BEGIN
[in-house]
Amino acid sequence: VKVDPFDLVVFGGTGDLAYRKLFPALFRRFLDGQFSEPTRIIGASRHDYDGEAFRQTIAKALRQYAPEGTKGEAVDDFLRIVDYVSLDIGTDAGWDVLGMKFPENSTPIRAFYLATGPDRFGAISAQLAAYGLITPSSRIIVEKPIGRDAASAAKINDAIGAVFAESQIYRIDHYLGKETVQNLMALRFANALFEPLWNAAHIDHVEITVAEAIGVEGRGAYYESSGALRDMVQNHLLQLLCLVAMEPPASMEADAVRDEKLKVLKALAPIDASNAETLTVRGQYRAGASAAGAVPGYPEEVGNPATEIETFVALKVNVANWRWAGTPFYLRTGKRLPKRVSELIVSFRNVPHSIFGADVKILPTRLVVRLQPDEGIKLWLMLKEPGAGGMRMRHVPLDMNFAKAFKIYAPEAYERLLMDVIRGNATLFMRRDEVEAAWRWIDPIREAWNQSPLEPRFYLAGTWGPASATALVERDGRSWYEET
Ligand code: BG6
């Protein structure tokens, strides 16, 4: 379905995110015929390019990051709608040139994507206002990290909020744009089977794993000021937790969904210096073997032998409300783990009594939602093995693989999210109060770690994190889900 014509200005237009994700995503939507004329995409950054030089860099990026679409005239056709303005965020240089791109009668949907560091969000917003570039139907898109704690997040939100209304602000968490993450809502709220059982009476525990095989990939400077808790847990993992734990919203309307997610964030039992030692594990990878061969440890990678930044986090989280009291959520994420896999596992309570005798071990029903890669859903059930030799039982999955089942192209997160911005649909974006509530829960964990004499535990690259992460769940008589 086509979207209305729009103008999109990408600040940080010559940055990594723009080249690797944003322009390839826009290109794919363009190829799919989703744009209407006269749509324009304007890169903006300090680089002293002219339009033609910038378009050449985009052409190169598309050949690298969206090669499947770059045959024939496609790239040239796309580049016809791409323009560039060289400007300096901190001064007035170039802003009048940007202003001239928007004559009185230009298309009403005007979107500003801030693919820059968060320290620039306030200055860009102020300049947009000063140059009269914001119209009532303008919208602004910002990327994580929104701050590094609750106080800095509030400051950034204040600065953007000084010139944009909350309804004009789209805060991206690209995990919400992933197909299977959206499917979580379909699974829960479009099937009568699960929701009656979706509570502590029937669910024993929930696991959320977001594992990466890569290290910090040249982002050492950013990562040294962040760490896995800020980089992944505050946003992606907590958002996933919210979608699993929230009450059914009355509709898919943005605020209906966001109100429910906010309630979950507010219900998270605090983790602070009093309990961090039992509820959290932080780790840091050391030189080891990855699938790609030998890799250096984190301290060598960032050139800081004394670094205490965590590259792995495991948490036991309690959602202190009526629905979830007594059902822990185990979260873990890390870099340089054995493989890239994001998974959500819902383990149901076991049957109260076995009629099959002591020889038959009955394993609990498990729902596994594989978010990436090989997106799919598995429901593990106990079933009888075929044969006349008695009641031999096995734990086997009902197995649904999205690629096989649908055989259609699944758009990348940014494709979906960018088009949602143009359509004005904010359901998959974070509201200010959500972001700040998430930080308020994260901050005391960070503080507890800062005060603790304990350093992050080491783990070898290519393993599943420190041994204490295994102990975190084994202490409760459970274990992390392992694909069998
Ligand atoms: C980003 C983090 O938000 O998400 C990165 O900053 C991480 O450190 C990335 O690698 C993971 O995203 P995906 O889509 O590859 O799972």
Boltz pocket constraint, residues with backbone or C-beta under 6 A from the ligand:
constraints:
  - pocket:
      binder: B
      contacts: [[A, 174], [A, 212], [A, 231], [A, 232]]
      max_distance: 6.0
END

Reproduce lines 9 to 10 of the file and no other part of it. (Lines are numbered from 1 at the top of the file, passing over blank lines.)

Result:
      binder: B
      contacts: [[A, 174], [A, 212], [A, 231], [A, 232]]